The solution to this scenario is not to backtrack on the good decision, but to overcome the challenge of providing enough trained teachers and providing other support and facilities if required.
History is best learnt in our own language, from the perspective of our culture and social background. This is an undeniable fact. We cannot justify learning our own history in another language just because we feel ‘our own language is more difficult than other people’s language’. That would make a sorry case.
Dzongkha is not a difficult subject/language. At least it should not be so for the Bhutanese. What is lacking is the interest to genuinely promote its usage. More support is needed from all quarters. When Chinese and Japanese could master their languages, which have much more complex writing system than that of Dzongkha, why can't we Bhutanese master our own language?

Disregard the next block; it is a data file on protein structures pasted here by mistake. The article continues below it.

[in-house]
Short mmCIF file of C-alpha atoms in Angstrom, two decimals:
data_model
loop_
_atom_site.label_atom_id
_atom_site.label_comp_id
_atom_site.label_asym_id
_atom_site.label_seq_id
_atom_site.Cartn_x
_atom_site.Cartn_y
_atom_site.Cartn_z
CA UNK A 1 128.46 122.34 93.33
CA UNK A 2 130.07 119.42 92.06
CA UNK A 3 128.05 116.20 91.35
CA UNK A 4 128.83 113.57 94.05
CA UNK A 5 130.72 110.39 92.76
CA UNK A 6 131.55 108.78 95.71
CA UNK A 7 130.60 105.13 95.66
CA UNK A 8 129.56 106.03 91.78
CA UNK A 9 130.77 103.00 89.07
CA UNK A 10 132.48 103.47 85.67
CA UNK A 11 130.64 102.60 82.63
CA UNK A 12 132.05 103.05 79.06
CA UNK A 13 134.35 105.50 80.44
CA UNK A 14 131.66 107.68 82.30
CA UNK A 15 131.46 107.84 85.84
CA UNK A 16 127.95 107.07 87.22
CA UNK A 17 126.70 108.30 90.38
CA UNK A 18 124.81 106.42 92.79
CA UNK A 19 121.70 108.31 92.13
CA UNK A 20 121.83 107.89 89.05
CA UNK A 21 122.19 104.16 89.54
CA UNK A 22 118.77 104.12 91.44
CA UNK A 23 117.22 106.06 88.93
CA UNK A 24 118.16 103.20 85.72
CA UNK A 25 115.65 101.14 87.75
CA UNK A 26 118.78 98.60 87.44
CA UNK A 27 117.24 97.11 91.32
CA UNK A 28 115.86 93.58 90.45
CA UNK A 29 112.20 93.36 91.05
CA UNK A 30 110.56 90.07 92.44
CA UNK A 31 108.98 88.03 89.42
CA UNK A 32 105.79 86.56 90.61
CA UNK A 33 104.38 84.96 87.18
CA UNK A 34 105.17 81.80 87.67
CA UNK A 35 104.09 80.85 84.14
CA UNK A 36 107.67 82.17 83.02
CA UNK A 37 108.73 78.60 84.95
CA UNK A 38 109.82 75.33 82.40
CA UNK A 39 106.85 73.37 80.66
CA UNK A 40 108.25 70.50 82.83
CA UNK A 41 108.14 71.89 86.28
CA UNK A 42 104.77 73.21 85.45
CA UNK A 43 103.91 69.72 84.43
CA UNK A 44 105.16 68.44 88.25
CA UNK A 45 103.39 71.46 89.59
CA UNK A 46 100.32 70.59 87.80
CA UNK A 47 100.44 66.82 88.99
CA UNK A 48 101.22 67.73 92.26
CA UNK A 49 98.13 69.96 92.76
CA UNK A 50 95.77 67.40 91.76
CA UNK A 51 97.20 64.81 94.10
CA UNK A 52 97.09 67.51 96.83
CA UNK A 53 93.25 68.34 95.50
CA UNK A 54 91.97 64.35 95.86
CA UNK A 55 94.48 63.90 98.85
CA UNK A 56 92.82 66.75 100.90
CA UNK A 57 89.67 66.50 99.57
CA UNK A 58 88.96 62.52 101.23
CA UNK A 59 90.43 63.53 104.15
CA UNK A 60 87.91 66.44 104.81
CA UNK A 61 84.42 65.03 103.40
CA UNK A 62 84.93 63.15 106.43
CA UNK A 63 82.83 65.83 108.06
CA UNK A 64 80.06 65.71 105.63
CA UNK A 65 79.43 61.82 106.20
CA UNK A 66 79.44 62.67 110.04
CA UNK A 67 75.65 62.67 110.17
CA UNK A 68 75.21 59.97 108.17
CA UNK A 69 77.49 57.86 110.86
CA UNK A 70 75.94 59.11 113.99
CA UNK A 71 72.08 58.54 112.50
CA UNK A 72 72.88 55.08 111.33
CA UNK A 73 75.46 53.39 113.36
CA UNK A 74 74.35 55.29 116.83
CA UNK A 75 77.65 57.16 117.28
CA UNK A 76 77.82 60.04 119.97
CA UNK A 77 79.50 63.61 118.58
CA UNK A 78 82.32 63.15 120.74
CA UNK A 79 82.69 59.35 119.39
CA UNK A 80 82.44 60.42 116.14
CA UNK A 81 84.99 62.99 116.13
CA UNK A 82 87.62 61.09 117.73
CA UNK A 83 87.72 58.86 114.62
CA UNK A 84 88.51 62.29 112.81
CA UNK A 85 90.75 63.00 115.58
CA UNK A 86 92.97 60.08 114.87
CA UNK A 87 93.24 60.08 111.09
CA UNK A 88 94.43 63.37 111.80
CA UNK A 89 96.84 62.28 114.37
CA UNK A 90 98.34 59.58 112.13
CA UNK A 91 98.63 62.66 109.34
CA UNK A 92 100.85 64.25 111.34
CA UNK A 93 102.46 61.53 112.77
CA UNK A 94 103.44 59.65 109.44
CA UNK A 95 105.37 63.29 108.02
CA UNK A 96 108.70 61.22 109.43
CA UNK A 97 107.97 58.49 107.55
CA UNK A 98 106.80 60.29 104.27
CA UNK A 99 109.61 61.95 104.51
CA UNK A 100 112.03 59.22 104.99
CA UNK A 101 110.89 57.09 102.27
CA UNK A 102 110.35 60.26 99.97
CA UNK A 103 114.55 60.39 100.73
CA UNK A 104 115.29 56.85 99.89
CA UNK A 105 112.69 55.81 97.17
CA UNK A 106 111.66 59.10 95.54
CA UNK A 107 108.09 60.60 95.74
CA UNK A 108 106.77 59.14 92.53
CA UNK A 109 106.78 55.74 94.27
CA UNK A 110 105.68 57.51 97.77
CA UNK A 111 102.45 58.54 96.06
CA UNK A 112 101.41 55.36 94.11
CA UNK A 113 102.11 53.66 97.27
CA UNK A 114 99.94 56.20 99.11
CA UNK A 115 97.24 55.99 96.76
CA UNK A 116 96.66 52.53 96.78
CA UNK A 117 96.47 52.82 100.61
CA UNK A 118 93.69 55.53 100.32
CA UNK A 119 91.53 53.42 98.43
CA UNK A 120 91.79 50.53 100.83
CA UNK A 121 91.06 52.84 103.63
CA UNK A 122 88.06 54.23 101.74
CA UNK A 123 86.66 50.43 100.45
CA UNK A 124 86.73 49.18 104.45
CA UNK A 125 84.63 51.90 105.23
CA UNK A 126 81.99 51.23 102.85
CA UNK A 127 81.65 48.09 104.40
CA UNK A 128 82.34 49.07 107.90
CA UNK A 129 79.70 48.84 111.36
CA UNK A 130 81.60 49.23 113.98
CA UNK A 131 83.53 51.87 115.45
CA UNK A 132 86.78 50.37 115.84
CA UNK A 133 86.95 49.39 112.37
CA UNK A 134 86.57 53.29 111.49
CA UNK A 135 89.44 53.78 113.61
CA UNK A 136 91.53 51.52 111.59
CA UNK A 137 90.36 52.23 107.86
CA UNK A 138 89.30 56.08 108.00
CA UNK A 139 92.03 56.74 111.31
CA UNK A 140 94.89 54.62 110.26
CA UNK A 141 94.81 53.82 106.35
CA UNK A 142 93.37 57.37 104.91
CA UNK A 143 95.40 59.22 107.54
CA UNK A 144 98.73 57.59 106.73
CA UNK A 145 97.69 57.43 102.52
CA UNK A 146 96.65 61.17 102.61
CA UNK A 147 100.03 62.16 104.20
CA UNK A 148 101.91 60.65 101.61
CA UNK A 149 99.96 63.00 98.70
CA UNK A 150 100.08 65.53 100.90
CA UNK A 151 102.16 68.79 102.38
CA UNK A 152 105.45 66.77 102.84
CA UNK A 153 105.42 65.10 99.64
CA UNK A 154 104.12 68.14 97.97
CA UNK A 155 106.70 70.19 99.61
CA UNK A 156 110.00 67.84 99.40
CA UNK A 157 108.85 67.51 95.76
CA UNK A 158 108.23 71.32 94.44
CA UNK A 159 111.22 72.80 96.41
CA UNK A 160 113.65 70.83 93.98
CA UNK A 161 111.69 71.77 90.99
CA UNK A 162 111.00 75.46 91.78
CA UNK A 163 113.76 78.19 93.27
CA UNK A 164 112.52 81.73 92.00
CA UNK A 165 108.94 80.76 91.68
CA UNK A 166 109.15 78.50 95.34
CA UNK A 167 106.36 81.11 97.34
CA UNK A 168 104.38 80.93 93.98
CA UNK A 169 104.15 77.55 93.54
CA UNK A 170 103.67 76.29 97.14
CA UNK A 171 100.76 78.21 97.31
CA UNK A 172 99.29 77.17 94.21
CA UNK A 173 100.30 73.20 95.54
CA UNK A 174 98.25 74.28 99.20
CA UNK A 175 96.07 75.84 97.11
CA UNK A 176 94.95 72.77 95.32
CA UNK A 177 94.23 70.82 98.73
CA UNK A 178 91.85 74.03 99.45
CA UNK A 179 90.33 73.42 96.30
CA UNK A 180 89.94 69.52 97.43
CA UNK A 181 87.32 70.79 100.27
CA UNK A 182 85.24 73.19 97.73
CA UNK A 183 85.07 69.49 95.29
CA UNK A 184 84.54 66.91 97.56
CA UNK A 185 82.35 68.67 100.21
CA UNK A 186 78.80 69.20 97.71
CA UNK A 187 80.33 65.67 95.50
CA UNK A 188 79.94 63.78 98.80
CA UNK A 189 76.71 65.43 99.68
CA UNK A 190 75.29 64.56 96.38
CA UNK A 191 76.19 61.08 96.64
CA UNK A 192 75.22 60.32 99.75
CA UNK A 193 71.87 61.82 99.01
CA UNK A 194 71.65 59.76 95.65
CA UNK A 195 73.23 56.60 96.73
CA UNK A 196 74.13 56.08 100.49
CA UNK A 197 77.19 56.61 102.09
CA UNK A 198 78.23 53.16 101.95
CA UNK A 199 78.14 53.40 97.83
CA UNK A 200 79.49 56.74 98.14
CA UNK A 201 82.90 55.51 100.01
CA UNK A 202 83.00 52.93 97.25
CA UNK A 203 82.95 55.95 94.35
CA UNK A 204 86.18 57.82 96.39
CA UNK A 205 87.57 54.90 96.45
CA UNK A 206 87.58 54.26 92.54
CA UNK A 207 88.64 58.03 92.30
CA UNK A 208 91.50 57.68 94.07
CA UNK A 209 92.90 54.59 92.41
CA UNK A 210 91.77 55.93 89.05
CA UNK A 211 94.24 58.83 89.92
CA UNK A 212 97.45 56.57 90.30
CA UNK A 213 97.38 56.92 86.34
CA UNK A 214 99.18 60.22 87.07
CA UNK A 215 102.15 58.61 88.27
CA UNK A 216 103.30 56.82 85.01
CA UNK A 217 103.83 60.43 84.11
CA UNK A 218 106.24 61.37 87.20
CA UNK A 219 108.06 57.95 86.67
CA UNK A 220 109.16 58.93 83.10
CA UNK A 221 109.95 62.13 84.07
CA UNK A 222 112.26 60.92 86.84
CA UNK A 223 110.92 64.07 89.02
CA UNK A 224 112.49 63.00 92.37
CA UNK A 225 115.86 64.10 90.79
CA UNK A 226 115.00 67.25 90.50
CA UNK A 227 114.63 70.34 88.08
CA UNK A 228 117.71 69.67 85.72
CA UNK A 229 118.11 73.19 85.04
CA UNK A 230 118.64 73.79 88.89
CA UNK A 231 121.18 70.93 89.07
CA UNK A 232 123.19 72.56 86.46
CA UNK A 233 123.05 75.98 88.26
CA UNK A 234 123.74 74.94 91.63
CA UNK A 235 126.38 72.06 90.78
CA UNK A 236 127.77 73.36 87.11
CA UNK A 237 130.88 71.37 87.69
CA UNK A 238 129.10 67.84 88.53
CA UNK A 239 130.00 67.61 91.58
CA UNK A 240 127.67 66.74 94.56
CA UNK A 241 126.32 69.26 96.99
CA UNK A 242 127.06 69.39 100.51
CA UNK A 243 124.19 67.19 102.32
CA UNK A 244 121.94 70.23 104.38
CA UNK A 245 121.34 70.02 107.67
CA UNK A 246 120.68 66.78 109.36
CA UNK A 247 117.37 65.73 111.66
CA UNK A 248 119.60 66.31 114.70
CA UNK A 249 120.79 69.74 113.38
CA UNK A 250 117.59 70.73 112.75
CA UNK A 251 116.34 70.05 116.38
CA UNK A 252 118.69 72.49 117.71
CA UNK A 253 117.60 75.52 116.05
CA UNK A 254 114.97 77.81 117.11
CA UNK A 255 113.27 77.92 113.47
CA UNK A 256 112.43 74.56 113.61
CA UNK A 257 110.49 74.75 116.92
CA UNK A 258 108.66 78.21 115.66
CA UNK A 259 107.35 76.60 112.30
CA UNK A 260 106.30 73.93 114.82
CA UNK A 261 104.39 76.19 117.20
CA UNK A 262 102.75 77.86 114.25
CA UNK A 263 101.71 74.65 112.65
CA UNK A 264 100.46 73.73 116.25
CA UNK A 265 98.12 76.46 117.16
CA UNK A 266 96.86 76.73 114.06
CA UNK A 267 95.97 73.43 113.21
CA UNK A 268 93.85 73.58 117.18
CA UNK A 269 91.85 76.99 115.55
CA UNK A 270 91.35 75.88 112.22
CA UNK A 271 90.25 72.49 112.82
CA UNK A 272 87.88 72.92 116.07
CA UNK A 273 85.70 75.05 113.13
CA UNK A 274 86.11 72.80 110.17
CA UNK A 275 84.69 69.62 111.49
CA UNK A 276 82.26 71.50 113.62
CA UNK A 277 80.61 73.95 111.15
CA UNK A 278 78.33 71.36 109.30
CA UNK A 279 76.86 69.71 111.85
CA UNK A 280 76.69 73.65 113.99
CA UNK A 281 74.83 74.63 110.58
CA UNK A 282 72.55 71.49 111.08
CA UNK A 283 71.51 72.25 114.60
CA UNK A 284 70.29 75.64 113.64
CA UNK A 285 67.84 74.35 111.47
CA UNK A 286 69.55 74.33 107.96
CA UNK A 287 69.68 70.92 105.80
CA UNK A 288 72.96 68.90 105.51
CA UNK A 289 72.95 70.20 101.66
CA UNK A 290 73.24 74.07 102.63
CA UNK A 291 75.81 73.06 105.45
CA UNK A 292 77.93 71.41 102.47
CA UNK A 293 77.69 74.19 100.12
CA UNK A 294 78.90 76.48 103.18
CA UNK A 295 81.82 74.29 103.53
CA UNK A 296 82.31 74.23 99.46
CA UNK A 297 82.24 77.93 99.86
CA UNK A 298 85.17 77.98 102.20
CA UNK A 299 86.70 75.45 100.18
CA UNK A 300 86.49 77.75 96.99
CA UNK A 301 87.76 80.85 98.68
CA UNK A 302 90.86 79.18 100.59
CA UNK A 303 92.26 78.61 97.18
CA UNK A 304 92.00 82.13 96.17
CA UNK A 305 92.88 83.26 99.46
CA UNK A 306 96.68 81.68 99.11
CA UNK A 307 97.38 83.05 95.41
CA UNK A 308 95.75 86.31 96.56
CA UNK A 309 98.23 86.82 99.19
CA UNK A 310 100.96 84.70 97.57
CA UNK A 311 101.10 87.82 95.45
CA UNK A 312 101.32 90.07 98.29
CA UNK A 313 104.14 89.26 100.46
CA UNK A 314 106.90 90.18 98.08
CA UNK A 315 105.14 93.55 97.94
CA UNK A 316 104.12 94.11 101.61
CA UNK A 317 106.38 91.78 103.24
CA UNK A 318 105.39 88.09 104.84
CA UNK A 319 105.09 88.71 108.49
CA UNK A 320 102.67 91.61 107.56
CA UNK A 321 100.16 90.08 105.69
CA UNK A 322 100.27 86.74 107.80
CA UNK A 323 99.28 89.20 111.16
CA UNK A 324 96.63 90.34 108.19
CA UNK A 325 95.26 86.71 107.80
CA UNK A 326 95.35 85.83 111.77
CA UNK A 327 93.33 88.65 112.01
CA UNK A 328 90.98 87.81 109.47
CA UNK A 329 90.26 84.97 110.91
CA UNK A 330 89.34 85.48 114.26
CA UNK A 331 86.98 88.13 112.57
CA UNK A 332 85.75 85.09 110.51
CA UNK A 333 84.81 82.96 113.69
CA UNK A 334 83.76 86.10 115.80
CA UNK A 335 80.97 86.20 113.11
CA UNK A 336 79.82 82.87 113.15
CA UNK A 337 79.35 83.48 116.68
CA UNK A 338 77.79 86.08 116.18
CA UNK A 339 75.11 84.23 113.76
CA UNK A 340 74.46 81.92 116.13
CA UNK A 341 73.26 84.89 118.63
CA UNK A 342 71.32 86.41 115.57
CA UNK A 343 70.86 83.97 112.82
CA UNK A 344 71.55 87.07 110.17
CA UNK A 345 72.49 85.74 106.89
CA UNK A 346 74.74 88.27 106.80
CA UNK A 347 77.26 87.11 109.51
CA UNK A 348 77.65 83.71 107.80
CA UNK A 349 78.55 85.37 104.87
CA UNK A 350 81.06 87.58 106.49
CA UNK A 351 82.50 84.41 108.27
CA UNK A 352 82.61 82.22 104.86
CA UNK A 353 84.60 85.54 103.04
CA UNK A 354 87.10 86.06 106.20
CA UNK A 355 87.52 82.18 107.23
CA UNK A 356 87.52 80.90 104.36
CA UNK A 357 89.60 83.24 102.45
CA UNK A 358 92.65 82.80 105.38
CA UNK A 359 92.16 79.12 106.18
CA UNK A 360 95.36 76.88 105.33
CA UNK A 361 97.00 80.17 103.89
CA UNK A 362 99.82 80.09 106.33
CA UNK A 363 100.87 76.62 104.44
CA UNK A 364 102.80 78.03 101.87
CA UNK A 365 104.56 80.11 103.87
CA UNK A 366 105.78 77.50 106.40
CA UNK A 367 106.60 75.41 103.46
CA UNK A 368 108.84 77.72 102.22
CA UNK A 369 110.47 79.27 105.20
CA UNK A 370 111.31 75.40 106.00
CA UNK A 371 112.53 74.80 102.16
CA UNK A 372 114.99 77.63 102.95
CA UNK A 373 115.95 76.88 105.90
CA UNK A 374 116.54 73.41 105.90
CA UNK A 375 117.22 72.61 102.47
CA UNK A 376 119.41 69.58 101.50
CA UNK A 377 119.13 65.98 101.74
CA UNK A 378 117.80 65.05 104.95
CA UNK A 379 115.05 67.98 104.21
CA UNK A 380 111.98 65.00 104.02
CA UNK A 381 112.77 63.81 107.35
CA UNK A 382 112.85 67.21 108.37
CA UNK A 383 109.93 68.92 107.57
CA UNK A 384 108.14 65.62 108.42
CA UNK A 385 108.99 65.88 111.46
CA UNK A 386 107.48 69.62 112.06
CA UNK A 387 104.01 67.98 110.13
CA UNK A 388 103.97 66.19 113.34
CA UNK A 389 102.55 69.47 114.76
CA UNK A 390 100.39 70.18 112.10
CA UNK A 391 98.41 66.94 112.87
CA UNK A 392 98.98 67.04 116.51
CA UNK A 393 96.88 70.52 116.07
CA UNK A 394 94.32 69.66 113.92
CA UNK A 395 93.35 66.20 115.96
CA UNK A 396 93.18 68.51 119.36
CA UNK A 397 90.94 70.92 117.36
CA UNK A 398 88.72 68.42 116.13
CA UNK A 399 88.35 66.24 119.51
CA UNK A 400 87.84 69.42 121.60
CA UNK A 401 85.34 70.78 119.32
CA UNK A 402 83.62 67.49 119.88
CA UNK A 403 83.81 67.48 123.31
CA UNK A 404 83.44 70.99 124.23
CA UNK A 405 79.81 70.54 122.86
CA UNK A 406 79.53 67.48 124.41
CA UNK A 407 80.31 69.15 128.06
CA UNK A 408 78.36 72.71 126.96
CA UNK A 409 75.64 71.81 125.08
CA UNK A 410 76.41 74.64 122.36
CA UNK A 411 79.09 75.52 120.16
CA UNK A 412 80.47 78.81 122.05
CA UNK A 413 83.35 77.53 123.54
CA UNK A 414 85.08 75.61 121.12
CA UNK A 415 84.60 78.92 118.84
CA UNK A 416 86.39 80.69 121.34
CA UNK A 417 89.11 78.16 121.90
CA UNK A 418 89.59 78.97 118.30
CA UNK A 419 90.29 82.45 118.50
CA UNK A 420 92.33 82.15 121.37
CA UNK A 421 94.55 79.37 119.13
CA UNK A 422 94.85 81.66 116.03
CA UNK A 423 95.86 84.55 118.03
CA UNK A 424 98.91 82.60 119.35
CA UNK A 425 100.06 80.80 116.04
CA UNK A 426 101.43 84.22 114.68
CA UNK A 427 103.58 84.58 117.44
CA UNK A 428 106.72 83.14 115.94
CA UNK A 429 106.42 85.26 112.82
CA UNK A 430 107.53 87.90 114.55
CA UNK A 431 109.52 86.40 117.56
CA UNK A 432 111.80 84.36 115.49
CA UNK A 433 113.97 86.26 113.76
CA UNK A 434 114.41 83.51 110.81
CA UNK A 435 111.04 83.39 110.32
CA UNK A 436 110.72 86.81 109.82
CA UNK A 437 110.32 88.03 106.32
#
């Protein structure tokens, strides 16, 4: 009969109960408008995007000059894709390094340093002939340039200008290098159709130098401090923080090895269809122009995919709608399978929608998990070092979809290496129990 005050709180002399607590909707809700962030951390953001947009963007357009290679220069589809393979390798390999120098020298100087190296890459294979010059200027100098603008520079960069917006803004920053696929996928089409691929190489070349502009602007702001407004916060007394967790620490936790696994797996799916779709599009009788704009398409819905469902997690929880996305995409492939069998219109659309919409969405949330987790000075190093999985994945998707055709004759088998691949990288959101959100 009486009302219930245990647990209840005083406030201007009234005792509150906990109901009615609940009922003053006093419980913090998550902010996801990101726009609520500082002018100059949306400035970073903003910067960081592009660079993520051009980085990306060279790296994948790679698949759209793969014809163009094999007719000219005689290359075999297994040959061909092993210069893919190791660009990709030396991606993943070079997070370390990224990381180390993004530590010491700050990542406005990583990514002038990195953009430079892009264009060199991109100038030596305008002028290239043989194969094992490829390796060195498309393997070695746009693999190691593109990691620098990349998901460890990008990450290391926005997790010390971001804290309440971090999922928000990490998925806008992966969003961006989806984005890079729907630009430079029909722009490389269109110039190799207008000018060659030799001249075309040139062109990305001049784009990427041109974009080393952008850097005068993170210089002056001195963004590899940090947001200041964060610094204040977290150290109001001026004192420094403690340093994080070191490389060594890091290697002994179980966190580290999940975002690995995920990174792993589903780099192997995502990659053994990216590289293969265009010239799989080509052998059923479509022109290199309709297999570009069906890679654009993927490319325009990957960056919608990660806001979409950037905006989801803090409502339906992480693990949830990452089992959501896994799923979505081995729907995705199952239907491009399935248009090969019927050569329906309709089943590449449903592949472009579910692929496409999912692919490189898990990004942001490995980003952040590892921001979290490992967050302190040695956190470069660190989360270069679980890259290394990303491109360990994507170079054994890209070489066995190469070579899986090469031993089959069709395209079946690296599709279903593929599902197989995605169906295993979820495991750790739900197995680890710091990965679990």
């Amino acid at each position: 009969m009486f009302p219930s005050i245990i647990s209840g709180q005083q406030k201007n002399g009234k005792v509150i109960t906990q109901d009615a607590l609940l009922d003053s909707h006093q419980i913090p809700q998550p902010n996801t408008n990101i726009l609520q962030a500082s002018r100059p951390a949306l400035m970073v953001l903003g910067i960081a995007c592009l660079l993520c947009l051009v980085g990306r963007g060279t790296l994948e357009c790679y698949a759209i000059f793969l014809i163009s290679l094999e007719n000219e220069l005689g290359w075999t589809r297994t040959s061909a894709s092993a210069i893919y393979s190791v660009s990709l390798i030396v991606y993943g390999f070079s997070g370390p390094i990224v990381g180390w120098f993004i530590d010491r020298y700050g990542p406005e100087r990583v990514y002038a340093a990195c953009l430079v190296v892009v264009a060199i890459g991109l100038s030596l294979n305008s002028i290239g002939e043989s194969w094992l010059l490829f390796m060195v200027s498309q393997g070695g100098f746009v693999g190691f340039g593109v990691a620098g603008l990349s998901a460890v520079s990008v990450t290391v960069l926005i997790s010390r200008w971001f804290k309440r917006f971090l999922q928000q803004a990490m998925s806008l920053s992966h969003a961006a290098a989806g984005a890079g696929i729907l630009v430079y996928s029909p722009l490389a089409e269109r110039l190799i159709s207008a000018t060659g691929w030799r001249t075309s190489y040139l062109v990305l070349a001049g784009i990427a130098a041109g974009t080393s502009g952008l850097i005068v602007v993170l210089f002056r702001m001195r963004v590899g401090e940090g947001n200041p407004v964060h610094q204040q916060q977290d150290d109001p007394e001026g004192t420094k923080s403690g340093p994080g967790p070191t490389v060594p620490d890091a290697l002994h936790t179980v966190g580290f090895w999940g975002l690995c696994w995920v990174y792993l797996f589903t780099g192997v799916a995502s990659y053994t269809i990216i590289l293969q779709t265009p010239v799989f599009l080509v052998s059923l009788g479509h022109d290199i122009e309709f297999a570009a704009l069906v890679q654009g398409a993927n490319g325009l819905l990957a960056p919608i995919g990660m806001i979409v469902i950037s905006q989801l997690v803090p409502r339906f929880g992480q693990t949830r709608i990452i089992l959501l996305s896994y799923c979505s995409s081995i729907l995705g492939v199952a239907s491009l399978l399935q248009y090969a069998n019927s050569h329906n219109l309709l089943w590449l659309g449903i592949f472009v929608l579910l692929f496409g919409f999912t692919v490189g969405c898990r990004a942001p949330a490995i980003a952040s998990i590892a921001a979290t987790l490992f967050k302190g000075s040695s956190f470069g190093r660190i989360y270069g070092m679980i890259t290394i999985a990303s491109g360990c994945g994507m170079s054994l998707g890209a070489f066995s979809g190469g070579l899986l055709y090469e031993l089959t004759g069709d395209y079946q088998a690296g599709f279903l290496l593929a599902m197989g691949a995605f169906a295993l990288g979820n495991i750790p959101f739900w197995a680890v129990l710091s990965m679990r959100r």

Yes, English is important too; but then, so is Dzongkha. We Bhutanese have to be good at both English and Dzongkha. And we can be good at both of them.
Last, but not the least, history is too important a subject to be neglected. Understanding our past, we are better prepared to face the challenges of the present and the future.
History should be taught by people who have genuine interest and passion for history. It should not be taught as 'one damned thing after another'. History has been mistreated enough as a boring subject.
History should be taught in a manner that connects the past to the present. It should be taught as an interesting story, which invokes total attention from the students and inspires them to love and appreciate our country more and emulate the deeds of historical figures.
That is what history is about, and it is better if the decision to teach it in Dzongkha, our own language, is not undone.